You’ve got to love a game that lets you play “La Bamba” with a bagpipe, a jaw harp, a sitar and not one, but two cowbells.
OK. Maybe you don’t have to LOVE the game, but you have to appreciate it on some level … some very strange and twisted level. (No, seriously, you have not heard “La Bamba” until you’ve heard it played with a bagpipe and two cowbells … at triple the usual speed.)
But let me get this off my chest: How does a company with as much gaming savvy as Nintendo has make a music game that doesn’t have, oh, compelling music right out of the box?
I mean, what the eff? Shove “Wii Music” into your Wii game console and you’re greeted with “Twinkle, Twinkle, Little Star,” “Do-Re-Mi” and “Yankee Doodle.”
Yankee. Freakin’. Doodle.
And “La Bamba” is an unlockable song. Yes, you actually have to achieve this song, and by the time you do get to some interesting music, all the “Twinkle, Twinkle” you’ve had to listen to will have seriously tempted you to put an electric drill to your ear just to make the pain go away.
Ahem. OK, that said, let me move on. “Wii Music” is not as bad as you … and you … and you … and, oh yeah, me … thought it was going to be. Despite much speculation to the contrary, it doesn’t seem to be the epic gaming stink bomb that just about everyone predicted.
“Wii Music” hits store shelves today with many a skeptical, jaded and mocking eye pointed in its direction. And really, it’s Nintendo’s fault. Videos and advertisements pushing “Wii Music” have made it look, well, ridiculous (see above photo) not to mention booooring. I mean, how excited can you get about the game after watching this demonstration video, or this one?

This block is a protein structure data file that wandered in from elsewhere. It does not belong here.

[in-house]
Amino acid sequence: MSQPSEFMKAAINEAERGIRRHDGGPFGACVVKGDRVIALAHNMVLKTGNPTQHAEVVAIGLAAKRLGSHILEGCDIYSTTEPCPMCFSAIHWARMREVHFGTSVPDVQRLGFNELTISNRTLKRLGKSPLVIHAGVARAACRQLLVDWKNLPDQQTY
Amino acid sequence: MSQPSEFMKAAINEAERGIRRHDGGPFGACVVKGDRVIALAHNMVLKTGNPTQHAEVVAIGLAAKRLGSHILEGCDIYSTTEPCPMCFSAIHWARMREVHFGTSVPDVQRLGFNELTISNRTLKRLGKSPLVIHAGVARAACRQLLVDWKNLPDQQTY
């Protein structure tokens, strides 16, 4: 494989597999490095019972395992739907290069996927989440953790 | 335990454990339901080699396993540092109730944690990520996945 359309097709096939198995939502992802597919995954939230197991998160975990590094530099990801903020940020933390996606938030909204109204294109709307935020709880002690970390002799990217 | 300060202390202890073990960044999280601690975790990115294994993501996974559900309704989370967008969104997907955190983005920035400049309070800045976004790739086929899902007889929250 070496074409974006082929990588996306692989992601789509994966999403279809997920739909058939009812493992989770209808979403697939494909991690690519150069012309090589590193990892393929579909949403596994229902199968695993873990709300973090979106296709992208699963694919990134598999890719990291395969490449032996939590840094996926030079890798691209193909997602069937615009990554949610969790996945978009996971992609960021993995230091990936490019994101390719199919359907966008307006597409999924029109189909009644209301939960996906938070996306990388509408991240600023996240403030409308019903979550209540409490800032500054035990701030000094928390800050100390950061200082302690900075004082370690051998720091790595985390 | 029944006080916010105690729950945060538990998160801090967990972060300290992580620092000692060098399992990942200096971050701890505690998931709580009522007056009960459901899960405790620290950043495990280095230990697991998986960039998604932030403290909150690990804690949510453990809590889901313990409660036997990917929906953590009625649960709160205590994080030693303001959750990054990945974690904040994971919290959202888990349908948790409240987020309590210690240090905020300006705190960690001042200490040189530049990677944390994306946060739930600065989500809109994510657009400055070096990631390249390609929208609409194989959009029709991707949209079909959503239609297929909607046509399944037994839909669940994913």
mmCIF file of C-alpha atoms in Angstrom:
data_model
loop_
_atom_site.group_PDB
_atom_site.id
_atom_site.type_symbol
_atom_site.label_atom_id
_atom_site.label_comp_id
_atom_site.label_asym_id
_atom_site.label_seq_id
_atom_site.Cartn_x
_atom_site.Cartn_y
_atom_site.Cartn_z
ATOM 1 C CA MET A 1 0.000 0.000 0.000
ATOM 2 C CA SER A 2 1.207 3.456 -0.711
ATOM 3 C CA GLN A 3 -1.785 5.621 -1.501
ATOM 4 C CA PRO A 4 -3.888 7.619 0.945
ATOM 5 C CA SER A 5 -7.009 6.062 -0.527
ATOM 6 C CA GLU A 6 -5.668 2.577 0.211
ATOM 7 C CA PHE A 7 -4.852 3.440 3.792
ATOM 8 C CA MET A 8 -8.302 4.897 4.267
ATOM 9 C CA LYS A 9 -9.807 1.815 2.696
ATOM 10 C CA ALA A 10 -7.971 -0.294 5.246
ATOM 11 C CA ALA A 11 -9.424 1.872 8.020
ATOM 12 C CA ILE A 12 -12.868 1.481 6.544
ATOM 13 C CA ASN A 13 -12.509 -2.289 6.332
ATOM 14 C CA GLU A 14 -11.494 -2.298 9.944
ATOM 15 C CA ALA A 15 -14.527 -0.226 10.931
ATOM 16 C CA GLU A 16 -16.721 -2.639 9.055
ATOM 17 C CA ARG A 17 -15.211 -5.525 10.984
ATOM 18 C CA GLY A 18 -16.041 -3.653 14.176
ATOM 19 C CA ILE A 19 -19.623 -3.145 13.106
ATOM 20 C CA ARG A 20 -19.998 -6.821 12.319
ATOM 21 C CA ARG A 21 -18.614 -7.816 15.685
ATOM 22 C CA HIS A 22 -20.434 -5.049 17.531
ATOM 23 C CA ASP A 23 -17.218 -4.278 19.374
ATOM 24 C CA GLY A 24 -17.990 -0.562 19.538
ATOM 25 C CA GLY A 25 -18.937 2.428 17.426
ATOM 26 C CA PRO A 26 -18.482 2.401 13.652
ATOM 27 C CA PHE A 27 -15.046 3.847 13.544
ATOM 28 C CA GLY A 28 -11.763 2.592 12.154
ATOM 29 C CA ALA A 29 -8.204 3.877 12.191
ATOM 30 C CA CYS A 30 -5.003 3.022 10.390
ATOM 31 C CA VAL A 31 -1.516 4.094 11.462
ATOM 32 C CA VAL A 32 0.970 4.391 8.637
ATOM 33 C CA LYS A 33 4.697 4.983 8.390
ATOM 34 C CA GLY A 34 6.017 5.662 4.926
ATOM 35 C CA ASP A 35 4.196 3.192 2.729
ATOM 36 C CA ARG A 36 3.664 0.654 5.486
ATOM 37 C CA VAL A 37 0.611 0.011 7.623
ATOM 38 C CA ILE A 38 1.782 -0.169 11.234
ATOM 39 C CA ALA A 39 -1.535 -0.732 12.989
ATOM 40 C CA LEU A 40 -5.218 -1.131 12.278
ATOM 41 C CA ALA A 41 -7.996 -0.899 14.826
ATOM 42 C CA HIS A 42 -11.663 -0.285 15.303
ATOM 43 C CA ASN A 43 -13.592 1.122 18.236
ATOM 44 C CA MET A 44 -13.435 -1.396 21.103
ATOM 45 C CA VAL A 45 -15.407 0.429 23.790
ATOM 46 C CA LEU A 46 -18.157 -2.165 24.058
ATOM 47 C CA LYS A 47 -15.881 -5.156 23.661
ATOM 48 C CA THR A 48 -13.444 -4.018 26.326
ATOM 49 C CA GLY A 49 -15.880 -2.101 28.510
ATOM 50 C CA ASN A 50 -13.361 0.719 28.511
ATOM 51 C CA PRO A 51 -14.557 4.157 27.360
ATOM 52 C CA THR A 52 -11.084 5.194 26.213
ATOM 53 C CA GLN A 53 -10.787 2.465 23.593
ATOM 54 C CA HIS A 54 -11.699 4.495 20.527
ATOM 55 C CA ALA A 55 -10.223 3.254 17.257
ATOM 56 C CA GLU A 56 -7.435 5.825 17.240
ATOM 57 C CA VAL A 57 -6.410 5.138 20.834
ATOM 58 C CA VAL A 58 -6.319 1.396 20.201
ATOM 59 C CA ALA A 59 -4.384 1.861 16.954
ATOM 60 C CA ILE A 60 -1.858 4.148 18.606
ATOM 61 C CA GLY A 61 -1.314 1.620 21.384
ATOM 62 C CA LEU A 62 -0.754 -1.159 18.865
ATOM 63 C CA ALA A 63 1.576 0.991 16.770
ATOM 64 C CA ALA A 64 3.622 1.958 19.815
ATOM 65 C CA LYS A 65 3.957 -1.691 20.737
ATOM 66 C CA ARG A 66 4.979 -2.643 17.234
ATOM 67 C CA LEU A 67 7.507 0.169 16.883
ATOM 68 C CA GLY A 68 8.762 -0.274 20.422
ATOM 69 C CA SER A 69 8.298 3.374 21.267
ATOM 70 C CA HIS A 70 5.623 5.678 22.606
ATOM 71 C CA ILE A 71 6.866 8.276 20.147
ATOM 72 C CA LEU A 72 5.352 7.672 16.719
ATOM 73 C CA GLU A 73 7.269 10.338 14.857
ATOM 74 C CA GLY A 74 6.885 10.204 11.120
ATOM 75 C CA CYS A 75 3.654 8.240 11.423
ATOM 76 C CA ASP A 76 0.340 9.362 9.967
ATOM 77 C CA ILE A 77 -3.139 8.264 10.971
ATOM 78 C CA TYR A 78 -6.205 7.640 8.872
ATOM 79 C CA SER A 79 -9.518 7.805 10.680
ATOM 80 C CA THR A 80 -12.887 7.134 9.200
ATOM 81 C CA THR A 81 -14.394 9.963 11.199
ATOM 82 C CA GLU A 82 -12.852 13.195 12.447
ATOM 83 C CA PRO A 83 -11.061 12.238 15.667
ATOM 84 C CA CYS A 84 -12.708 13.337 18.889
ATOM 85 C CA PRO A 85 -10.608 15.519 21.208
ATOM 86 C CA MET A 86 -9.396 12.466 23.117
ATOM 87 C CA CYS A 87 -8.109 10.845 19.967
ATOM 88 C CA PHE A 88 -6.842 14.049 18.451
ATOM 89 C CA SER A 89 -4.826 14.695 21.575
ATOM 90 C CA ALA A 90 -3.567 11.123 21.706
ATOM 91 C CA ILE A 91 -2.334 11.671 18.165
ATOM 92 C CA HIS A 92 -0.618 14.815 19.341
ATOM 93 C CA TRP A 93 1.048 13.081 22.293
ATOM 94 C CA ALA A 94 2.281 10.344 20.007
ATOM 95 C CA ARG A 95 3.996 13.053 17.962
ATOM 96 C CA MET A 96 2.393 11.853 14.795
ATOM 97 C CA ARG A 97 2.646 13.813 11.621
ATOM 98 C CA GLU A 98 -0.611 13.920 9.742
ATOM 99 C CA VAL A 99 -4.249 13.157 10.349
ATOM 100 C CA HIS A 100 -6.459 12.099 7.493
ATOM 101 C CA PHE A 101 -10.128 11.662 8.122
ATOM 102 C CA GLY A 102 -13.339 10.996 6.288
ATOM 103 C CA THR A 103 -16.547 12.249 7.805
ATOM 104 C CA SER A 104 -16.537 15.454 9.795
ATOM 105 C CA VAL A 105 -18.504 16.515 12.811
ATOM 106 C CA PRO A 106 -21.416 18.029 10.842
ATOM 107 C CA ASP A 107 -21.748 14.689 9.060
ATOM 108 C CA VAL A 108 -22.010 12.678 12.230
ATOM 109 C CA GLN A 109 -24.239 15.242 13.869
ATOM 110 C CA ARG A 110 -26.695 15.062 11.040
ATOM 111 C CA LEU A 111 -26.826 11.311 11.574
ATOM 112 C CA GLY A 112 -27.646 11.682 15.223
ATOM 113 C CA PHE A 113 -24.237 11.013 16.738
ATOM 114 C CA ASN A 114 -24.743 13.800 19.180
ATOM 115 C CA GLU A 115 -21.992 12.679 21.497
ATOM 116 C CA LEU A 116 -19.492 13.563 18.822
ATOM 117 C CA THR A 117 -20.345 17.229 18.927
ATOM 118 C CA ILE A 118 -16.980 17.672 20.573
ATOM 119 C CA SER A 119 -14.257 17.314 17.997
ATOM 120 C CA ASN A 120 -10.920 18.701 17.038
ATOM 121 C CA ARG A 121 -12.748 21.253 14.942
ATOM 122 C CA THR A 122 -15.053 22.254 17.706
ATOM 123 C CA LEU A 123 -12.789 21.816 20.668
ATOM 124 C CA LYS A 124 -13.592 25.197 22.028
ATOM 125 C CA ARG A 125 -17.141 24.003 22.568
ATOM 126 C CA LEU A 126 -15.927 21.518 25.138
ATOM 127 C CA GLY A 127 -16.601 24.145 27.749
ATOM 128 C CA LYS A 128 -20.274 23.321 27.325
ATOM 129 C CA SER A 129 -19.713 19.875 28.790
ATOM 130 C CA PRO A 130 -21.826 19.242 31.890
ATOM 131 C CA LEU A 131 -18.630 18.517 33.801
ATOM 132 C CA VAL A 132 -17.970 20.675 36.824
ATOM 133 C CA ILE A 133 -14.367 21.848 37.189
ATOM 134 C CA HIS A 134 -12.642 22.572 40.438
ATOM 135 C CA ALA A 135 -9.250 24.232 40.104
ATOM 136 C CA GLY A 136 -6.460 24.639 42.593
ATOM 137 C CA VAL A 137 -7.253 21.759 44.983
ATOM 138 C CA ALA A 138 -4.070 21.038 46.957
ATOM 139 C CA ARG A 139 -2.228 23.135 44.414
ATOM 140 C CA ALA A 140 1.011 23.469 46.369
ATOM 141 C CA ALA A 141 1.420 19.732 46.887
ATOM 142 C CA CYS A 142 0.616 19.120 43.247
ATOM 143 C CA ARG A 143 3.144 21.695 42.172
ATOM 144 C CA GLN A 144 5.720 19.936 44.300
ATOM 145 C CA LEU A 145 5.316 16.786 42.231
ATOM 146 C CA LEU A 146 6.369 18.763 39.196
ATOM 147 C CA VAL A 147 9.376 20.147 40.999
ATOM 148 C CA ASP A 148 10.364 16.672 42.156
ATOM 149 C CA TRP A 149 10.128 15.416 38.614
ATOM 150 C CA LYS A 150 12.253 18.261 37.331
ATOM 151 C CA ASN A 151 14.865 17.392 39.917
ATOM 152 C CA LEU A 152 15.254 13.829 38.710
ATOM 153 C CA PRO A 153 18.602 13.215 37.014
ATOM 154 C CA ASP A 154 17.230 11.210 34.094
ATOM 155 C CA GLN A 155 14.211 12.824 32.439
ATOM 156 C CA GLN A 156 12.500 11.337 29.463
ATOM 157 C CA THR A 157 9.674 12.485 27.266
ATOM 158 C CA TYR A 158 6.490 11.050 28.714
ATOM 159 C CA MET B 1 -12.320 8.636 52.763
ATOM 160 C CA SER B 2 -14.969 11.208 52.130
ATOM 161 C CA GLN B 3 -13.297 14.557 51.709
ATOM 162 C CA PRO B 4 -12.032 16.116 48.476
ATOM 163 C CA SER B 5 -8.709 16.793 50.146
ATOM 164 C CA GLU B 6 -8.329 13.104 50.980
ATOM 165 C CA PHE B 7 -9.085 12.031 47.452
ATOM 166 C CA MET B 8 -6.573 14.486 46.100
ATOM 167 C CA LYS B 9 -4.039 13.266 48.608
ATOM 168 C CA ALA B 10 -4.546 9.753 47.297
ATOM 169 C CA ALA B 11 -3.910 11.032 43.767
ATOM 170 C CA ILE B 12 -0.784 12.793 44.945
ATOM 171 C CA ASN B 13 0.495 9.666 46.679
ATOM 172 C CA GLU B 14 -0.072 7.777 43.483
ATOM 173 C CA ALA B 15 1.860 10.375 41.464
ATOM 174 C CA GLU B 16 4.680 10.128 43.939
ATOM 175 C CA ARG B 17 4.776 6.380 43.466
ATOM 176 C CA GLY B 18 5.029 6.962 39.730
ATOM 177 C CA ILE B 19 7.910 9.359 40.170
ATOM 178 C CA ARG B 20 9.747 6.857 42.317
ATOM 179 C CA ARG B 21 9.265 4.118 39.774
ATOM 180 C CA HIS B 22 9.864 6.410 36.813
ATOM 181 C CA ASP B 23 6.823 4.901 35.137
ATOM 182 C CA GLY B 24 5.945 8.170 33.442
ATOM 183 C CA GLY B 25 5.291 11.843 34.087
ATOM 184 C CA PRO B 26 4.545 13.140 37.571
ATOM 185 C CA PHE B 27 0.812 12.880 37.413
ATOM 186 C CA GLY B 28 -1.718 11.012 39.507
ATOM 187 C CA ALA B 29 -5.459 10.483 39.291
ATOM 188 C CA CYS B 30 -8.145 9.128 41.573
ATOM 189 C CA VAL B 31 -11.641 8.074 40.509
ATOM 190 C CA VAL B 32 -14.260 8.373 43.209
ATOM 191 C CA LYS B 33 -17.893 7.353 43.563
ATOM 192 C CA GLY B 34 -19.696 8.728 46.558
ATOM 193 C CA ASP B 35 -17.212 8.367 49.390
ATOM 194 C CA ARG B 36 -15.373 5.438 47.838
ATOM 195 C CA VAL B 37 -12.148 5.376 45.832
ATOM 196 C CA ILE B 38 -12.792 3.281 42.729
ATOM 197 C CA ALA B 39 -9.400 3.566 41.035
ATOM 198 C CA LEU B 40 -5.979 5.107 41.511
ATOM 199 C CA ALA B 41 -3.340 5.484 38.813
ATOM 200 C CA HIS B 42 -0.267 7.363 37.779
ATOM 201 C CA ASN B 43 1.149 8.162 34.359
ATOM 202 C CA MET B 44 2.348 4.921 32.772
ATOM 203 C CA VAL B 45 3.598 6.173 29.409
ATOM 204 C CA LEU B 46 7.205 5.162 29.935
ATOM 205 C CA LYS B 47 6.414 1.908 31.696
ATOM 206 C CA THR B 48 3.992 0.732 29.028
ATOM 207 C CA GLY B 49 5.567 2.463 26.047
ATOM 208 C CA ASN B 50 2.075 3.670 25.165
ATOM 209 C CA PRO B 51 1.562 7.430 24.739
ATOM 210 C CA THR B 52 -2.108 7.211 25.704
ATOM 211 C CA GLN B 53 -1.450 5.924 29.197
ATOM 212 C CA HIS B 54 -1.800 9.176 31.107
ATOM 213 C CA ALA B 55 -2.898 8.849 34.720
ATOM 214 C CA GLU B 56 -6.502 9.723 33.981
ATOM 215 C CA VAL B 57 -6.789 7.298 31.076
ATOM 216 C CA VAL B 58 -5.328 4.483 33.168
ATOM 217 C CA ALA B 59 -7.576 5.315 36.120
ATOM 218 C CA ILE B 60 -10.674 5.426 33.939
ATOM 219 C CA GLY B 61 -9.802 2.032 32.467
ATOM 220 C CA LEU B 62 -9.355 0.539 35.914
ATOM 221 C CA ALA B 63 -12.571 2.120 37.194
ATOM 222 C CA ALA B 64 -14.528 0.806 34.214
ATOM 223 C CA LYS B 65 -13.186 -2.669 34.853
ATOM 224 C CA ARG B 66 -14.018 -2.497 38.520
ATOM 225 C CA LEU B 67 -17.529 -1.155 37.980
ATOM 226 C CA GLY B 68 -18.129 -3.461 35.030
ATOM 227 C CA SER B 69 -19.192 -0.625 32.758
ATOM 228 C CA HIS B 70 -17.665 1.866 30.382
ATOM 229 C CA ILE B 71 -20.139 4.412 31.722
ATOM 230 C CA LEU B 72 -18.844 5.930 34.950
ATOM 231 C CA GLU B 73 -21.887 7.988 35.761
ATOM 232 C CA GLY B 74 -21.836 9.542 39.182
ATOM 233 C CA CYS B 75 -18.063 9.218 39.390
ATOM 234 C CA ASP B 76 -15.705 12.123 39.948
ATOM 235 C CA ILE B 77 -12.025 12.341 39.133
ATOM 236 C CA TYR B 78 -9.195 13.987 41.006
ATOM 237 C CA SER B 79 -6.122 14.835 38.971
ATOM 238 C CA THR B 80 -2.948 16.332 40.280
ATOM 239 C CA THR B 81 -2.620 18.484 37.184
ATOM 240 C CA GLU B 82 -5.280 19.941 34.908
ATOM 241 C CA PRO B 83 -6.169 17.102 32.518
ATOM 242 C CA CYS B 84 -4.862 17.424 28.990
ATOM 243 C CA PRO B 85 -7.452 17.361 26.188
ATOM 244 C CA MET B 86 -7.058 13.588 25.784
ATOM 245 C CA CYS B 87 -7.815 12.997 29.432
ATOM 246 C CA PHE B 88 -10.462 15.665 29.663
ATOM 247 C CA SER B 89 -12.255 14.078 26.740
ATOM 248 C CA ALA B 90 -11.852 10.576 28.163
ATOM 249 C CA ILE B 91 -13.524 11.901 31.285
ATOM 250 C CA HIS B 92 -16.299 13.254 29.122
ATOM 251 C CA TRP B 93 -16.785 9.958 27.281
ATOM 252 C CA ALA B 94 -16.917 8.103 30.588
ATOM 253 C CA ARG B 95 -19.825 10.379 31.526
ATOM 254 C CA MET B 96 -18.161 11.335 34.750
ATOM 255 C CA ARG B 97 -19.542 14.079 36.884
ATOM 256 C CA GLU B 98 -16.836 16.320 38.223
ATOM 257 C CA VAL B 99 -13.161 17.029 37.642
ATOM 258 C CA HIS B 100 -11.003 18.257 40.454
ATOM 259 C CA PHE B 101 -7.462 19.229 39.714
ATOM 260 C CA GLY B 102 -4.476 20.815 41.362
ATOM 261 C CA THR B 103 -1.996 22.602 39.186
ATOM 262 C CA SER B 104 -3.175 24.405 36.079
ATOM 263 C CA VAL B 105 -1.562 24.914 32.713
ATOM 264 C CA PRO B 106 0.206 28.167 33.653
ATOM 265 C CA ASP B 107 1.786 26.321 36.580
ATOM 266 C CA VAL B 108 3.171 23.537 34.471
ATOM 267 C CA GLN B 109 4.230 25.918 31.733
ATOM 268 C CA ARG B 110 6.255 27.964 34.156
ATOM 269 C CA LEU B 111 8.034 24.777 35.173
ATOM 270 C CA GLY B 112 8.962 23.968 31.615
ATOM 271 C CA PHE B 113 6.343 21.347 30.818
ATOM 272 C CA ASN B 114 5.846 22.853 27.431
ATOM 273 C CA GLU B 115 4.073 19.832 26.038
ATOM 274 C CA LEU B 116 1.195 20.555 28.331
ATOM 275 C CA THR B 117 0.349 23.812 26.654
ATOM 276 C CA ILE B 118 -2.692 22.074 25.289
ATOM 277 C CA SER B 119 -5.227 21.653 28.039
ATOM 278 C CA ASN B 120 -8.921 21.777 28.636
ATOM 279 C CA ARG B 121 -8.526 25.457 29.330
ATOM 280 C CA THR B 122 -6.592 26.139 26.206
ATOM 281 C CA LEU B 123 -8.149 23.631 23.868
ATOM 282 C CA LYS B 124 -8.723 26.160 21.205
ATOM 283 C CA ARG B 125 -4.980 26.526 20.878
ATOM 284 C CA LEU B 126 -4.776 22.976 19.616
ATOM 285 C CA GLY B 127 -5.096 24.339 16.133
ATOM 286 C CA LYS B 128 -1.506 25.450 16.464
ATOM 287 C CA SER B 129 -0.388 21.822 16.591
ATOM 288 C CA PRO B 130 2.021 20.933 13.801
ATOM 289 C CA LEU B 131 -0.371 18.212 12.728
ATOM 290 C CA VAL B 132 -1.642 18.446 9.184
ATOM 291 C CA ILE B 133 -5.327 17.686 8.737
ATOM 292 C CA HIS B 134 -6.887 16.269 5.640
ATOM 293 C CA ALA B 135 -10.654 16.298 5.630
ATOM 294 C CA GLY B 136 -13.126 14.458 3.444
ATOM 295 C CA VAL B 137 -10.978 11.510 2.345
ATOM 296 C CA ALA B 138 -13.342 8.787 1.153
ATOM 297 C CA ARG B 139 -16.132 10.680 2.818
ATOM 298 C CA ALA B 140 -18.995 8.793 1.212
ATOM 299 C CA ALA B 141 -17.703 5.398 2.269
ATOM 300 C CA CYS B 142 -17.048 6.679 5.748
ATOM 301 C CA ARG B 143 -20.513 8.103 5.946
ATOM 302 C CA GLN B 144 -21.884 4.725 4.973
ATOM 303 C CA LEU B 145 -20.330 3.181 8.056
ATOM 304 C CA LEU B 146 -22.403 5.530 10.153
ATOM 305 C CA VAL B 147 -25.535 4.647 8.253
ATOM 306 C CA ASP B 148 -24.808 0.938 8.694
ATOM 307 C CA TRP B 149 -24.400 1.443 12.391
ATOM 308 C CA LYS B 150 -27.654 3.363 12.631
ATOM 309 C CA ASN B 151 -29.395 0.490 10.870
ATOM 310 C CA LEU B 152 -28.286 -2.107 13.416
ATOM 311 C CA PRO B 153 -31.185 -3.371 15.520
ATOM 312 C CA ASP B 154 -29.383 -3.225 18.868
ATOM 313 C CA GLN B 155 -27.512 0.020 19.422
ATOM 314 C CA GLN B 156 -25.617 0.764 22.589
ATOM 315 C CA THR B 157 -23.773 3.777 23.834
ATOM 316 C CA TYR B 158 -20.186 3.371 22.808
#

It’s enough to make you run screaming to the nearest closet overstuffed with plastic “Rock Band” peripherals.
But this is important: “Wii Music” is not a Nintendo-ized version of “Rock Band” or “Guitar Hero.” Yes, it’s a music game and yes it is so very, very Nintendo, but you might actually, just maybe, have some fun with this game if you approach it without expecting the kind of competitive rhythm gameplay that the aforementioned hits have burned into our collective pop culture psyche.
And while there is much that’s ridiculous about “Wii Music,” the ridiculousness is, oddly enough, pretty fun. Oh yeah, and there’s actually a lot that works in this surprisingly deep game.
The thing is, “Wii Music” is all about creation, not competition. Think of it as a sandbox full to the brim with musical instruments. You can play these instruments all by yourself, or you can invite your friends over and make some music together. And more than that, “Wii Music” will record your performances so that you can watch them and – here’s the interesting part – alter them to suit your whims. But more on that later.
Like any music game, “Wii Music” gives you songs to play, but unlike a host of “Guitar Hero” knockoffs, this game doesn’t require you to play these songs the way they were meant to be played, giving you points as you strike the correct note or slapping your hand when you fail to hit the beat.
Instead, “Wii Music” encourages you to see how you can change up the songs by playing them with different instruments, a different beat or a different musical style (e.g., rock, classical, reggae, etc.)
If you play your instruments in the rhythm they’re meant to be played – ticked out for you via bouncy characters on the screen – a song like, say, “La Bamba” will sound like you expect it to. But if you start strumming your guitar twice as fast, the game automatically adds notes that fit perfectly into the tune but give it a different flair. Improvise your own drum flourishes or pluck the bass at your own tempo and the song changes even more.
As for playing the instruments themselves, there are no additional peripherals needed here. Using the Wii Remote – and, optionally, the Nunchuk – playing the instruments is fairly intuitive: You swing the Remote and Nunchuk downward to beat a drum, you strum the Remote sideways to strum a guitar, you press the Remote's buttons to play a horn, you swish it side to side to play a violin. The swinging and swishing and button pressing actually works quite well and you can elicit a variety of sounds from each instrument.